Anthony J.G. Tornito

The Guam Rail Bird Has Returned To The Wild After Being Extinct For 40 Years

A bird that has been completely extinct from the wild for almost forty years now has a thriving population on two tropical islands.

The Guam rail inhabits a 212-square-mile island in the Pacific Ocean, "halfway between Australia and Japan," according to CNN.

The Guam rail, locally known as the 'koko,' was originally listed as extinct.

Natalie Leung | CNN

However, the International Union for the Conservation of Nature's (IUCN) 2019 red list of threatened species listed the Guam Rail as "critically endangered" rather than extinct as of this year.

The only other species of bird to make this comeback is the California condor.

The Guam Rail was originally wiped out by brown tree snakes.

Ginger Haddock | Fernbird Photography

The snakes arrived shortly after World War ll, while Guam was occupied by the Japanese military. The brown tree snakes were responsible for wiping out 12 of the 14 bird species native to the island.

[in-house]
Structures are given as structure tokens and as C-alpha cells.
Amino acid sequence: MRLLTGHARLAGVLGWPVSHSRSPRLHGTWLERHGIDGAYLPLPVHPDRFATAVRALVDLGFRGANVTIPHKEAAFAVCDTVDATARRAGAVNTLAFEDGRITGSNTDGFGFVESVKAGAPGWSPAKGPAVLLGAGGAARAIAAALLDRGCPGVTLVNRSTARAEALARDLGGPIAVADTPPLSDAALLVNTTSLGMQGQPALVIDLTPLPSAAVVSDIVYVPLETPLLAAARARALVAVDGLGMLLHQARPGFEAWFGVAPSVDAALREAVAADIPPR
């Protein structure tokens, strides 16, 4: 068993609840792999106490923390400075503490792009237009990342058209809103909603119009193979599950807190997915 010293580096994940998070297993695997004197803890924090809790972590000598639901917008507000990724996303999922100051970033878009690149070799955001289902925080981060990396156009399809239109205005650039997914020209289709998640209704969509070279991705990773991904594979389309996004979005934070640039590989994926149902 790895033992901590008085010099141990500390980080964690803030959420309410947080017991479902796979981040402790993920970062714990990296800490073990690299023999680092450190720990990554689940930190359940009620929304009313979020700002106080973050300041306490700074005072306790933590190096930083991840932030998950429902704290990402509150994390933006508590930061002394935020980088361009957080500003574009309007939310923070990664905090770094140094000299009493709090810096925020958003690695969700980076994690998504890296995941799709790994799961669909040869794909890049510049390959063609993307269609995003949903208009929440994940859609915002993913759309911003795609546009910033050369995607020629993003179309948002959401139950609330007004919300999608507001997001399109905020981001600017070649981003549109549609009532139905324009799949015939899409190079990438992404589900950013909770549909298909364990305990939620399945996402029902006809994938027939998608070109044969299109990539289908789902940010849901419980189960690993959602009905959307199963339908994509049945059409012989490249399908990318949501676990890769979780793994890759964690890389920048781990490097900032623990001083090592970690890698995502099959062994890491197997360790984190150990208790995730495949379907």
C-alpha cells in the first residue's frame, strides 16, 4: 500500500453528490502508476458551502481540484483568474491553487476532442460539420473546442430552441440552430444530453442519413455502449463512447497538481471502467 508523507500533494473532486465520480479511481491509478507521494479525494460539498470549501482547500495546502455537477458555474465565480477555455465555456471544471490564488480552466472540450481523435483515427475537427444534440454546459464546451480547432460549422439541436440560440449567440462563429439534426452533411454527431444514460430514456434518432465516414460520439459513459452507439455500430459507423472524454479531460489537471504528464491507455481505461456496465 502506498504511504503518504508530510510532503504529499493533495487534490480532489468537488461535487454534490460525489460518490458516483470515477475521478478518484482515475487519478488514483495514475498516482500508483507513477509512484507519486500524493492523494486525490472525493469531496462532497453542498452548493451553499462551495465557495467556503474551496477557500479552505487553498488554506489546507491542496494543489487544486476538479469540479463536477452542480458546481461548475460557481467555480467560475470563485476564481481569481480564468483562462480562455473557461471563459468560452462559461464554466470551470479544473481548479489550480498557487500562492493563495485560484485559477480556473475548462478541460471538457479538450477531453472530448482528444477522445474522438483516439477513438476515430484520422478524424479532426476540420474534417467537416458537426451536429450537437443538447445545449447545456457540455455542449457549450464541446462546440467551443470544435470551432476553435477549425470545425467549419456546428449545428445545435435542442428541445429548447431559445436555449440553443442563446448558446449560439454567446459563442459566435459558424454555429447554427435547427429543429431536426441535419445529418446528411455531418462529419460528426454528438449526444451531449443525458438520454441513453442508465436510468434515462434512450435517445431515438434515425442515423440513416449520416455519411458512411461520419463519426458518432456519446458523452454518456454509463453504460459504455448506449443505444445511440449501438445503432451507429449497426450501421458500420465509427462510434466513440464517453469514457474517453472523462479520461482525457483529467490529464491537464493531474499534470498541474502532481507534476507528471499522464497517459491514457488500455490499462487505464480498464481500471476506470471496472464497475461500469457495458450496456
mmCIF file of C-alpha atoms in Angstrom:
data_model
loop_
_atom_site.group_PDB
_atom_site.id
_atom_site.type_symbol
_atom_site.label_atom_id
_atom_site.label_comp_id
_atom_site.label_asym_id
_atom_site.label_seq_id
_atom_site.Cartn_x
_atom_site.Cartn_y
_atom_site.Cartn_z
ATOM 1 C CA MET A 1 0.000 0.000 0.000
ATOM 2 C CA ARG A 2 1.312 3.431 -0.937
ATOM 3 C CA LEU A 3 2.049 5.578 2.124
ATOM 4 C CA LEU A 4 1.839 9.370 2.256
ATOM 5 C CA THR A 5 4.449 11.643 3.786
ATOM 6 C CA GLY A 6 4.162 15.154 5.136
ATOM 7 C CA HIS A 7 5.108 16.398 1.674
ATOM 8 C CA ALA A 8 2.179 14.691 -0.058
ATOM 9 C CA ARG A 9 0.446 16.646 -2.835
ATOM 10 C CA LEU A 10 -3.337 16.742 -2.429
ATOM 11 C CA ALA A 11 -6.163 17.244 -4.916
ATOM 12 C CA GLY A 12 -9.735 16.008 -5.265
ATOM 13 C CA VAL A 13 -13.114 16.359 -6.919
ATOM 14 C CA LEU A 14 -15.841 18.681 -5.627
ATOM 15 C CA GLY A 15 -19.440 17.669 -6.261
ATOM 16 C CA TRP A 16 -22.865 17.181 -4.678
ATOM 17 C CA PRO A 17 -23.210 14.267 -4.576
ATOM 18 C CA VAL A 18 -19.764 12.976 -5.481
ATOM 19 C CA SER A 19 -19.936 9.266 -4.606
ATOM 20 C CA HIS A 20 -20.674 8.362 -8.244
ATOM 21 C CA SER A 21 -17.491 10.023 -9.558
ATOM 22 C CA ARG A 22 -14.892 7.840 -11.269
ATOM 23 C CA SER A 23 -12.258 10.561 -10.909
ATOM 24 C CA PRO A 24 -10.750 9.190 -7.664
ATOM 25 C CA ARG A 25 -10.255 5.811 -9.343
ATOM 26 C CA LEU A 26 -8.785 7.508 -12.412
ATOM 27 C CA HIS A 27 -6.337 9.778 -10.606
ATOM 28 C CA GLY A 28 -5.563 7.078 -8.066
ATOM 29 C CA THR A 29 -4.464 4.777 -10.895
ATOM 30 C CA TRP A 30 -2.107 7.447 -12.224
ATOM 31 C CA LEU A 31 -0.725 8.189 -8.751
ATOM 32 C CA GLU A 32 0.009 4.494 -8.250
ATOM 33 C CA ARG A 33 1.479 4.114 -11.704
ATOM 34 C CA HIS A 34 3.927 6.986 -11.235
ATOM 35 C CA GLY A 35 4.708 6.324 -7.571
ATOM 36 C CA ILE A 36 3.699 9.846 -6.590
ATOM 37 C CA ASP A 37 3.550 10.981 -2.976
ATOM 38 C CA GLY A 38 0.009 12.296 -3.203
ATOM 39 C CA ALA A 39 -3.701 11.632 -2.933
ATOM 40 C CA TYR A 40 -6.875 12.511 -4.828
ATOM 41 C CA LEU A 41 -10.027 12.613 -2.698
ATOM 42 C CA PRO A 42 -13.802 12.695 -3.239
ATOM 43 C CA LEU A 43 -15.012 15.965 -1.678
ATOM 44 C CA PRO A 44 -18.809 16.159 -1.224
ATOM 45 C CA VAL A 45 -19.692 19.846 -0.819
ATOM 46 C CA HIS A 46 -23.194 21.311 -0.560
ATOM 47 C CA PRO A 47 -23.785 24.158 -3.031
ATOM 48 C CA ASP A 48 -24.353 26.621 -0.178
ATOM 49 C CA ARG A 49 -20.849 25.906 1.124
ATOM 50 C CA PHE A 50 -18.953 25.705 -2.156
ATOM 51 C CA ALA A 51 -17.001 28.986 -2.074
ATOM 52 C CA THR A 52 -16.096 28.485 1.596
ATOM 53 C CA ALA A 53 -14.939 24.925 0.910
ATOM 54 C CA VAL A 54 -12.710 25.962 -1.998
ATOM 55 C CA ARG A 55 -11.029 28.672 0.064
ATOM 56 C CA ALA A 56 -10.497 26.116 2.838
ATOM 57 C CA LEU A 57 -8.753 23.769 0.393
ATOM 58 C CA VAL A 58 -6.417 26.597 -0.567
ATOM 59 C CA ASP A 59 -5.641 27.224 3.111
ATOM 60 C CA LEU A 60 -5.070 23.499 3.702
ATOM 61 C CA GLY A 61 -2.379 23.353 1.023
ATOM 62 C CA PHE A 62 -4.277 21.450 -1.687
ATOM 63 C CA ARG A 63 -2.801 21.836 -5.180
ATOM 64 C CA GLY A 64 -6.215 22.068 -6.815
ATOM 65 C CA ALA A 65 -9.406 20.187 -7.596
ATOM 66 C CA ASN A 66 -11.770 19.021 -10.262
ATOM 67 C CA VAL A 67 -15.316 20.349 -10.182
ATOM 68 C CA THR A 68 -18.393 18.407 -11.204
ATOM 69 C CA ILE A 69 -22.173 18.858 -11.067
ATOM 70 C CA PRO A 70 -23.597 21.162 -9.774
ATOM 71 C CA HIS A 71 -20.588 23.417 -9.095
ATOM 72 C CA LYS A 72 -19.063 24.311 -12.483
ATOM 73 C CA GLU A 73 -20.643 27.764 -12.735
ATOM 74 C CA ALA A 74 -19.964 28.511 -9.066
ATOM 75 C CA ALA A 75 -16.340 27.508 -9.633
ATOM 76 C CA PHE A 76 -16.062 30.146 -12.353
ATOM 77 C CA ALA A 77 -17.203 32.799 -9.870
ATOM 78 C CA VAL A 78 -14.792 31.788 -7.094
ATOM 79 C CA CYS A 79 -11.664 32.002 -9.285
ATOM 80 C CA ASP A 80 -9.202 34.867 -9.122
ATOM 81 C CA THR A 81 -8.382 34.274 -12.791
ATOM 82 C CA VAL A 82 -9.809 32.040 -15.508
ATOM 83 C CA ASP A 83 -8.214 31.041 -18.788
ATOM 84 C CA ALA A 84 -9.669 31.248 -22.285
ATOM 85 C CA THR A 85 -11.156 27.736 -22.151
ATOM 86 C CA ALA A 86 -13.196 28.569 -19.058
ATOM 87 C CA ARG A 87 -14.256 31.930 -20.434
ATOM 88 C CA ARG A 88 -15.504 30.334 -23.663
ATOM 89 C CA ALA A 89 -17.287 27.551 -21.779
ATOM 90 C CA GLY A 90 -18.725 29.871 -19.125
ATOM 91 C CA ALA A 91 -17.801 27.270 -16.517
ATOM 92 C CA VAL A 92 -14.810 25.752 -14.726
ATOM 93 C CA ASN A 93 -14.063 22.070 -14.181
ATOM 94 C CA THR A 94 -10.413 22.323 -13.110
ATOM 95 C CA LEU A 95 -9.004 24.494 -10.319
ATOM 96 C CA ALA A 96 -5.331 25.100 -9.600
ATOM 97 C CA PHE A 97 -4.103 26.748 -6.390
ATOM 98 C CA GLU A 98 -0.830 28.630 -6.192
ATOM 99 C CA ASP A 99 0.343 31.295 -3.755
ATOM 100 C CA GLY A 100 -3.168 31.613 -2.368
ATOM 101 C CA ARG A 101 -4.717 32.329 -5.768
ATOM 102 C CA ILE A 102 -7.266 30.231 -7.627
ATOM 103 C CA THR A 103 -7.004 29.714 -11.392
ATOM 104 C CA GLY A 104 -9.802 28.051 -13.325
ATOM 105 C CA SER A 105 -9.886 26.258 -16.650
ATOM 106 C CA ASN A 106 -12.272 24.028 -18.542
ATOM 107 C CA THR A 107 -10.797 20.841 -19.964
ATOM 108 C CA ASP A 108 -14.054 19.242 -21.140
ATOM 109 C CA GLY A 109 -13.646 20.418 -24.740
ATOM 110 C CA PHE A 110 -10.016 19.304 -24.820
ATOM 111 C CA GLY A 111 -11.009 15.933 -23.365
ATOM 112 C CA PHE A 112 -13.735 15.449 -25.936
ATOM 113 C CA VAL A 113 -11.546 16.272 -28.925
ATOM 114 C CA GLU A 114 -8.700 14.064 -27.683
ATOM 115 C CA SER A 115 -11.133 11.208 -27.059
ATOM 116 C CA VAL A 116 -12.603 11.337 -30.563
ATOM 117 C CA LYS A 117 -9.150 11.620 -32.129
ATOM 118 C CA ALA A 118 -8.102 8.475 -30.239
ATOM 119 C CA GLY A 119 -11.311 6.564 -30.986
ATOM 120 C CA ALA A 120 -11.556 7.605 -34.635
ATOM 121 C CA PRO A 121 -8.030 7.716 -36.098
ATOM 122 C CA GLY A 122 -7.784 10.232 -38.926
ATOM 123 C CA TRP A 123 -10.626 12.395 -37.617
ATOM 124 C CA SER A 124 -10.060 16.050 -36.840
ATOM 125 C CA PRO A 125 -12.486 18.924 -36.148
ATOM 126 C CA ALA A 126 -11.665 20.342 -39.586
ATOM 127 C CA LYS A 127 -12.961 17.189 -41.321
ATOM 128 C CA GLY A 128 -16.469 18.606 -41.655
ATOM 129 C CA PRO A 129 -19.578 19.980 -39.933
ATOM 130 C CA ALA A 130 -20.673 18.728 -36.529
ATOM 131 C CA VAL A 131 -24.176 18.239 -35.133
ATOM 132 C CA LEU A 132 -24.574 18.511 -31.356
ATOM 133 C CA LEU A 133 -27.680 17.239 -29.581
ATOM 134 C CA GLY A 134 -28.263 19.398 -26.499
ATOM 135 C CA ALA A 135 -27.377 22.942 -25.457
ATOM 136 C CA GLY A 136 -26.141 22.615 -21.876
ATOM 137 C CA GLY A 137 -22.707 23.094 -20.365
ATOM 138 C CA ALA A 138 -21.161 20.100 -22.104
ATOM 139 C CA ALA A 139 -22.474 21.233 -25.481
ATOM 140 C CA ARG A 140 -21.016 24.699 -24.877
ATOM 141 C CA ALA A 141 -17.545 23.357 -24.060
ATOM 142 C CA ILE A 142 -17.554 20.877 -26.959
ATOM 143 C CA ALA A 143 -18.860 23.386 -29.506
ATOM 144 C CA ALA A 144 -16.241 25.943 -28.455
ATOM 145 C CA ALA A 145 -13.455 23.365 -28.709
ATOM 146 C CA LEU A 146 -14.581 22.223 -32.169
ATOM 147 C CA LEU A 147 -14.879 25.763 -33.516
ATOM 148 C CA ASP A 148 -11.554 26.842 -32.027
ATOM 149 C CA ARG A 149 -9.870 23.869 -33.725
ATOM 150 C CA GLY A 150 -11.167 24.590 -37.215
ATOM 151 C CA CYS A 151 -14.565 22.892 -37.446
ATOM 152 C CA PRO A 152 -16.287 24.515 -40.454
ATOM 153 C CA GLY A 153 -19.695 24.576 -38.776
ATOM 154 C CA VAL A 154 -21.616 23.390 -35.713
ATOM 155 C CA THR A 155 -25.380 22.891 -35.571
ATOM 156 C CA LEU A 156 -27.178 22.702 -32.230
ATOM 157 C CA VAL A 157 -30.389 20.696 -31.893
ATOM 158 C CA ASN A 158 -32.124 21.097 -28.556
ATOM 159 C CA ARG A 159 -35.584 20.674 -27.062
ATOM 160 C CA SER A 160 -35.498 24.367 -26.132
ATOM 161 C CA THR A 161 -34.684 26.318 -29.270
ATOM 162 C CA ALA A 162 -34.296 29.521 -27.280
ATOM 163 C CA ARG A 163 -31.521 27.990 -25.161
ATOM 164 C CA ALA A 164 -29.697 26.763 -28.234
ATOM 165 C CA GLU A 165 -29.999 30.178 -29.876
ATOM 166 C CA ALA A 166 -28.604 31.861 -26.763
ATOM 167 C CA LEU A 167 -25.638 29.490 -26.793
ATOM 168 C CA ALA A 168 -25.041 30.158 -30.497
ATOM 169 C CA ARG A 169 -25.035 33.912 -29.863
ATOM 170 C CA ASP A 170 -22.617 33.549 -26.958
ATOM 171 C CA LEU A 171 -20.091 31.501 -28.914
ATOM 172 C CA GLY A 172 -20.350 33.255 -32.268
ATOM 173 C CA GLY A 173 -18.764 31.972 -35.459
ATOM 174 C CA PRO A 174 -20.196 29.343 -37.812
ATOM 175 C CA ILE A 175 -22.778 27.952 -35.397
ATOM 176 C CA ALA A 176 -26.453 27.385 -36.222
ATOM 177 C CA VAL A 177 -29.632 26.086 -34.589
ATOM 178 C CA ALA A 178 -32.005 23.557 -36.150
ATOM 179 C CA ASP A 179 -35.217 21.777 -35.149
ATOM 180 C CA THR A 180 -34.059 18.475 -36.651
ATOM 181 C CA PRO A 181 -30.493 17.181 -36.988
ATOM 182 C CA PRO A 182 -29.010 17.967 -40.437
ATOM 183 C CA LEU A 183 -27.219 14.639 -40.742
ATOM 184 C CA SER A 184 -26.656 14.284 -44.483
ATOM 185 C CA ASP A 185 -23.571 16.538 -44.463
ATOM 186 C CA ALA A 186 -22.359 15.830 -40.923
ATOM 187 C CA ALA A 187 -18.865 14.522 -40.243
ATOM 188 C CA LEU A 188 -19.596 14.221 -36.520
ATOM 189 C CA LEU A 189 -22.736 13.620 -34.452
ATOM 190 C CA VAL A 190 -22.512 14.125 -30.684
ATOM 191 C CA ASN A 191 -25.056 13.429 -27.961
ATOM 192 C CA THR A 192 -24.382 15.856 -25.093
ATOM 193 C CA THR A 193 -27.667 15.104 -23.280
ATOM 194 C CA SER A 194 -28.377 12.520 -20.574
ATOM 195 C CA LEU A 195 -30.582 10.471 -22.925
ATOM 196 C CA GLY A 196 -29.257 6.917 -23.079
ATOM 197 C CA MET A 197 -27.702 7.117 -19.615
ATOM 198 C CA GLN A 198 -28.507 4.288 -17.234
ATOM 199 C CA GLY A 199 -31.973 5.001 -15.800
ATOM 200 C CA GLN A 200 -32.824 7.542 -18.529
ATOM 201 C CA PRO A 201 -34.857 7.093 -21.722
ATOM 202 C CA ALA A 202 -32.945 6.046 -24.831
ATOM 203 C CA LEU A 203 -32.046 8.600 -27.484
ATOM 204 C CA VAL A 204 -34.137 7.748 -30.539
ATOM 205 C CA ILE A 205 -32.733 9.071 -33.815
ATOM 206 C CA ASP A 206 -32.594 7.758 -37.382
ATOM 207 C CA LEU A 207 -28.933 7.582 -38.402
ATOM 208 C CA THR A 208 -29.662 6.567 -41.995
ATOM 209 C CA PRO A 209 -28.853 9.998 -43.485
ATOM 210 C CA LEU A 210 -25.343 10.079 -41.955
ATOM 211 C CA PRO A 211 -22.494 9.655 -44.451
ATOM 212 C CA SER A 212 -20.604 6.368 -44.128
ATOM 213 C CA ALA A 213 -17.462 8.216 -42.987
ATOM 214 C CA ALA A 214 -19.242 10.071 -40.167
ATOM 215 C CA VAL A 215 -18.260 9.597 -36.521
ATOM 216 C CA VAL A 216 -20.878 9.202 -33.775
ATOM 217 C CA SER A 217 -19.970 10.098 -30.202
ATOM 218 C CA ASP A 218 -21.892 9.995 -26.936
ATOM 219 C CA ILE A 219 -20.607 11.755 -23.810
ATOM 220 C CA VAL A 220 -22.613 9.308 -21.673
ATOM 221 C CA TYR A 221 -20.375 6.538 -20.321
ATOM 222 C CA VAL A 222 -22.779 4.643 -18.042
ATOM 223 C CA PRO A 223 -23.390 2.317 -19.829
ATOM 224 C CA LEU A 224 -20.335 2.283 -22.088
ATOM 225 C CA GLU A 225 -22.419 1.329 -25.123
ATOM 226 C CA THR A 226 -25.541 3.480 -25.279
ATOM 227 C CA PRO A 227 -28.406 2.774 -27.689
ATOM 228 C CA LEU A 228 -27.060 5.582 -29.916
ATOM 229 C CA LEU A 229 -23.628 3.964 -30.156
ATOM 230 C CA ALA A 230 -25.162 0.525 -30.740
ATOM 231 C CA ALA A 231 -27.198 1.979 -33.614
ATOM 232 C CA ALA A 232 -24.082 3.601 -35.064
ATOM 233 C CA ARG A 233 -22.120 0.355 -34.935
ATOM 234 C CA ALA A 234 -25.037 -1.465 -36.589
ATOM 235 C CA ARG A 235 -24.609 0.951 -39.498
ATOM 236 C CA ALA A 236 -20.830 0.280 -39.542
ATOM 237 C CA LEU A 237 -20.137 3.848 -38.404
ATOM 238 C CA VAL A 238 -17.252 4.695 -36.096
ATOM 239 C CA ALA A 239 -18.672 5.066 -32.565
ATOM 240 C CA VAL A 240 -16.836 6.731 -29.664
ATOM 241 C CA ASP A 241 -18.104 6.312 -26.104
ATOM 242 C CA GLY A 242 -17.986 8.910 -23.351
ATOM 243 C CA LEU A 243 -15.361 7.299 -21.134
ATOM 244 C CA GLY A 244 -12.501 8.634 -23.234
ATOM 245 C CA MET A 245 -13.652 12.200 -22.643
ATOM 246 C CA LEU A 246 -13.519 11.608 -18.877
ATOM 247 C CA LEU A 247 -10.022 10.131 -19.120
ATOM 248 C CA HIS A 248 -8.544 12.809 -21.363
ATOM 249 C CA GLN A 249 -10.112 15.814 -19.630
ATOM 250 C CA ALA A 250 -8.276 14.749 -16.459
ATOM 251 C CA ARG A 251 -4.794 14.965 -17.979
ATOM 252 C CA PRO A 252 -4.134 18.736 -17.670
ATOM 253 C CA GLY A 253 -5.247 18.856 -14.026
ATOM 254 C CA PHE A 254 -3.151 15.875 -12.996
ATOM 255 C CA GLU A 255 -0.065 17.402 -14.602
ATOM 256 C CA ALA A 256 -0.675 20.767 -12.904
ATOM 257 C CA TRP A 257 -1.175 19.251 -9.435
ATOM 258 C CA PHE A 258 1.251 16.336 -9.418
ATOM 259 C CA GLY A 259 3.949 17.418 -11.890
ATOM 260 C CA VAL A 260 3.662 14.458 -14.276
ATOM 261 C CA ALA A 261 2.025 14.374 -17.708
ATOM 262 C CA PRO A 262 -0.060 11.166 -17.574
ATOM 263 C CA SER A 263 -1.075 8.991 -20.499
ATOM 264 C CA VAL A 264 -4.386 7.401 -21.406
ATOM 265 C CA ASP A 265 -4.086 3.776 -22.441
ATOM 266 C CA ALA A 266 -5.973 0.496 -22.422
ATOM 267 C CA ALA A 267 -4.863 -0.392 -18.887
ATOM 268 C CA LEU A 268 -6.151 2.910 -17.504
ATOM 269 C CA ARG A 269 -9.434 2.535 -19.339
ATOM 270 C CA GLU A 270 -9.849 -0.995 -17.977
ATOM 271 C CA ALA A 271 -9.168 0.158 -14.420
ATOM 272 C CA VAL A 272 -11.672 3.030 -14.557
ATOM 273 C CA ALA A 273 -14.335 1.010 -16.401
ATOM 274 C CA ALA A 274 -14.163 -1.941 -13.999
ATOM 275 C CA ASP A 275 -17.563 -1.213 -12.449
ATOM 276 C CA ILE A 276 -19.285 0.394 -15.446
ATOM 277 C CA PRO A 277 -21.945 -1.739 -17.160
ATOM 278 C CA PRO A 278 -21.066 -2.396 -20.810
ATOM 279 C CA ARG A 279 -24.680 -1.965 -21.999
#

Thanks to years of captive breeding and selective releasing, the island of Rota is now home to 200 Guam rails, with another 60 to 80 live on Cocos Island (off the southern tip of Guam).

IUCN Acting Director Grethel Aguilar expressed hope for the bird's population in a recent press release.

Anthony J.G. Tornito

"[The news] offers a spark of hope in the midst of the biodiversity crisis," she said, "And proves that nature will recover if given half a chance."

Suzanne Medina, one of the wildlife biologists with the Guam department of agriculture who has been working to save the Guam rail, hopes that her team's efforts will continue to pay off:

"I would love to see the 'koko' back in the wild on Guam," says Medina, "Most importantly, I'd like my son and all the children of Guam to be able to see them too."

h/t: CNN